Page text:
Our Baltimore nursing home injury attorneys have been following a recent University of Maryland School of Medicine study, published in the American Geriatrics Society’s Clinical Geriatrics Journal, stating that over 300,000 people over the age of sixty-five in the United States will experience a hip fracture every year, making it the second leading cause of hospitalizations for older persons.
As our attorneys discussed in a related Maryland nursing home blog post, traumatic injuries involving nursing home falls are a major concern for elderly individuals and seniors in nursing homes around the country. Hip fractures are frequently the result of a nursing home fall or minor trauma, or when the bone becomes fragile and deteriorated to the point that it cannot hold the weight of the person. By the year 2040, it is estimated there will be an increase of 500,000 annual hip fractures.
Hip fractures challenge the quality of life for older adults, as it can lead to mortality, restricted mobility, and decline in strength, lean body mass, and bone mineral density, as well as depression and constant pain.
According to the study, 18-33 percent of elderly patients with fractured hips will die within one year of their hip fracture, with 13.5 percent dying within the first 6 months. The study also found that those who survive the hip fracture will experience a reduction of mobility, and will have problems functioning on their own, with only 50-60 percent of hip fracture patients recovering their pre-injury walking capabilities in the first year following the fracture. Many of the patients who were completely independent in their daily activities were found to have developed new dependencies after the fracture of the hip.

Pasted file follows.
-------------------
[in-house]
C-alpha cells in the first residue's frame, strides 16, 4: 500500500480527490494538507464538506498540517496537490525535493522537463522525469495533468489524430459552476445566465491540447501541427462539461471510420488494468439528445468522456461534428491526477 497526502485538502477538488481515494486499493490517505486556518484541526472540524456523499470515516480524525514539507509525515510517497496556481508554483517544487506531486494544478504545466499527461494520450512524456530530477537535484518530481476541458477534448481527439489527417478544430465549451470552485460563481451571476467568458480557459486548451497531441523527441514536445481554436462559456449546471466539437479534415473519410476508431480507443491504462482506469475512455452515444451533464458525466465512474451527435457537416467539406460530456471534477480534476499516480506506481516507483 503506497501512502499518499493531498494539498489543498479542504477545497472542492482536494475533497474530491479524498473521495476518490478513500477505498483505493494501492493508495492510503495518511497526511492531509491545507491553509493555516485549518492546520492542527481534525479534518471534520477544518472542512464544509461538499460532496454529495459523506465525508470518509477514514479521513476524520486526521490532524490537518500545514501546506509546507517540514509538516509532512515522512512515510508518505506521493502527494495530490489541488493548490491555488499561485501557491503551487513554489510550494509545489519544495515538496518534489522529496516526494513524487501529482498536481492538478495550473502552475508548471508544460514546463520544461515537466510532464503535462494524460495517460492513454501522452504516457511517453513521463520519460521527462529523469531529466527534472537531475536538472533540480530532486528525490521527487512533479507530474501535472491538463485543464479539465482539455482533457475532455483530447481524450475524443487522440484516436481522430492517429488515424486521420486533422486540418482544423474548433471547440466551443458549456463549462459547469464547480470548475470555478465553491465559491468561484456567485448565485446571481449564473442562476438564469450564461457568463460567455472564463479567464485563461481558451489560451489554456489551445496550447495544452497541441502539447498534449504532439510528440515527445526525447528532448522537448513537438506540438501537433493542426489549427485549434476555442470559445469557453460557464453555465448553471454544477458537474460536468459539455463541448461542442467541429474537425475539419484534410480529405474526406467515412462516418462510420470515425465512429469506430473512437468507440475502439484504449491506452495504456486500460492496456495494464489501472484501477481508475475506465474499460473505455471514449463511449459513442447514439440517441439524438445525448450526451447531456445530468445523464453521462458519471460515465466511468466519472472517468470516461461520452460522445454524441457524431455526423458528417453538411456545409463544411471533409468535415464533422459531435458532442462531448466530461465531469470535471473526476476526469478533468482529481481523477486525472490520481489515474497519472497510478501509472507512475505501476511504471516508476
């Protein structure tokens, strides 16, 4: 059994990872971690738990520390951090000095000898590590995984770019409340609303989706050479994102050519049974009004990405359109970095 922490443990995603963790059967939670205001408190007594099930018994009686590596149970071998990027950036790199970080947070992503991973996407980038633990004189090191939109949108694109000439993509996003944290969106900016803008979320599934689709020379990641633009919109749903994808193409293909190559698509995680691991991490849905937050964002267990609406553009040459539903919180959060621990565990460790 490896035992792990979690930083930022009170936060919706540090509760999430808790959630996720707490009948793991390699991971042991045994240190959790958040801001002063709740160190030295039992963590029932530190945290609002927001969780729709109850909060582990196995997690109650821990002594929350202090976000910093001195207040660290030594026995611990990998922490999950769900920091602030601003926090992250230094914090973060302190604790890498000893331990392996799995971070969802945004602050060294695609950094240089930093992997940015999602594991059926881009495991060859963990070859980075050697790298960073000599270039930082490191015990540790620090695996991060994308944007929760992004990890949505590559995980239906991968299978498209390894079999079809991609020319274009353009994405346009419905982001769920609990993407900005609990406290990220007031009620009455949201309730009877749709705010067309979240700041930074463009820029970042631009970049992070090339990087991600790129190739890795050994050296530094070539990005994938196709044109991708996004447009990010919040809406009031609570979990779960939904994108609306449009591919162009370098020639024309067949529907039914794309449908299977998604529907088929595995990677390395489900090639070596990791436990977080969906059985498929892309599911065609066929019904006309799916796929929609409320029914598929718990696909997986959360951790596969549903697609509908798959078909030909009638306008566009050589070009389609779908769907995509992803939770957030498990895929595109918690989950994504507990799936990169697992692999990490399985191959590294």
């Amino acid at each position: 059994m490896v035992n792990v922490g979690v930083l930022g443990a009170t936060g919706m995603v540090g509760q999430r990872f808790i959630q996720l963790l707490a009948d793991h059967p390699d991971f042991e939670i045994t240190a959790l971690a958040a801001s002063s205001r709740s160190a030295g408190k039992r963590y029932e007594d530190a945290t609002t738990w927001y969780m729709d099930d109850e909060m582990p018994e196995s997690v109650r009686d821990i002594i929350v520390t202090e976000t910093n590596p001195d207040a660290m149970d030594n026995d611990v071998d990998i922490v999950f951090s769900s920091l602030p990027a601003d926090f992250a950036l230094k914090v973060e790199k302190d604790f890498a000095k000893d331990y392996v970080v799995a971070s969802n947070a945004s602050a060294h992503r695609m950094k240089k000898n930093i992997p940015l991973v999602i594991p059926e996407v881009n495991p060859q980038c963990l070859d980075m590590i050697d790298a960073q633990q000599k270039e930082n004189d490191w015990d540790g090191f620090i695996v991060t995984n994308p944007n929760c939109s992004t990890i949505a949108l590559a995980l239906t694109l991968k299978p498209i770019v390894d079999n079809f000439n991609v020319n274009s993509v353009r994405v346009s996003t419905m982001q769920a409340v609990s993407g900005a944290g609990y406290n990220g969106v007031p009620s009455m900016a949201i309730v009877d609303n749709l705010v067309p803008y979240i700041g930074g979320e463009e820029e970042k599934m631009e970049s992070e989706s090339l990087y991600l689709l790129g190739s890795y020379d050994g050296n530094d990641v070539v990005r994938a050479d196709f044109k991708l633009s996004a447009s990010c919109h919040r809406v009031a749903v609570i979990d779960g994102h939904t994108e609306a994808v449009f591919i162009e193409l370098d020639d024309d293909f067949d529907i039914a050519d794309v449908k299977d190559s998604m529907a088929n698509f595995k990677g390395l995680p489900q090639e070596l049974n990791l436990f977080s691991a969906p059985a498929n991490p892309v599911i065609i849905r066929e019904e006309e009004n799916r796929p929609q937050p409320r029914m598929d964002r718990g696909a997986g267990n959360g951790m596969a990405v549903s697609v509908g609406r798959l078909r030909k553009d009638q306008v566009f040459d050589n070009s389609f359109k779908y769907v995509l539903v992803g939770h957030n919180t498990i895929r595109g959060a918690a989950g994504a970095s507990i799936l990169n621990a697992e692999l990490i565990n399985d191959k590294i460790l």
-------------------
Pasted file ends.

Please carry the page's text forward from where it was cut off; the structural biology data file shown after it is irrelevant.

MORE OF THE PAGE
The study also found that recurrent falls and fractures were common among those who suffered from a first fracture. The risk factors that were associated with the second hip fracture were reduced mobility, dizziness, advanced age, cognitive impairment, diminished visual depth perfection, decline in bone mineral density, and poor self-perceived health status.
In the State of Maryland, contact our experienced nursing home injury attorneys at Lebowitz and Mzhen Personal Injury Lawyers today.
Impact of Trauma-Related Hip Fractures on the Older Adult, Clinical Geriatrics, June 2010
Related Web Resources:
Centers For Disease Control and Prevention (CDC): Falls Among Older Adults: An Overview
Centers for Disease Control and Prevention, (CDC)
Maryland Department of Health and Mental Hygiene, DHMH
Related Blog Posts:
Nursing Home Fall Awareness and Prevention, Maryland Nursing Home Lawyer Blog, May 6, 2011
Nursing Facility Fall Leads to Death of Escaping Resident, Maryland Nursing Home Lawyer Blog, April 21, 2011
Reducing Nursing Home and Hospital Falls to Prevent Patient Injury, Maryland Nursing Home Lawyer Blog, December 7, 2010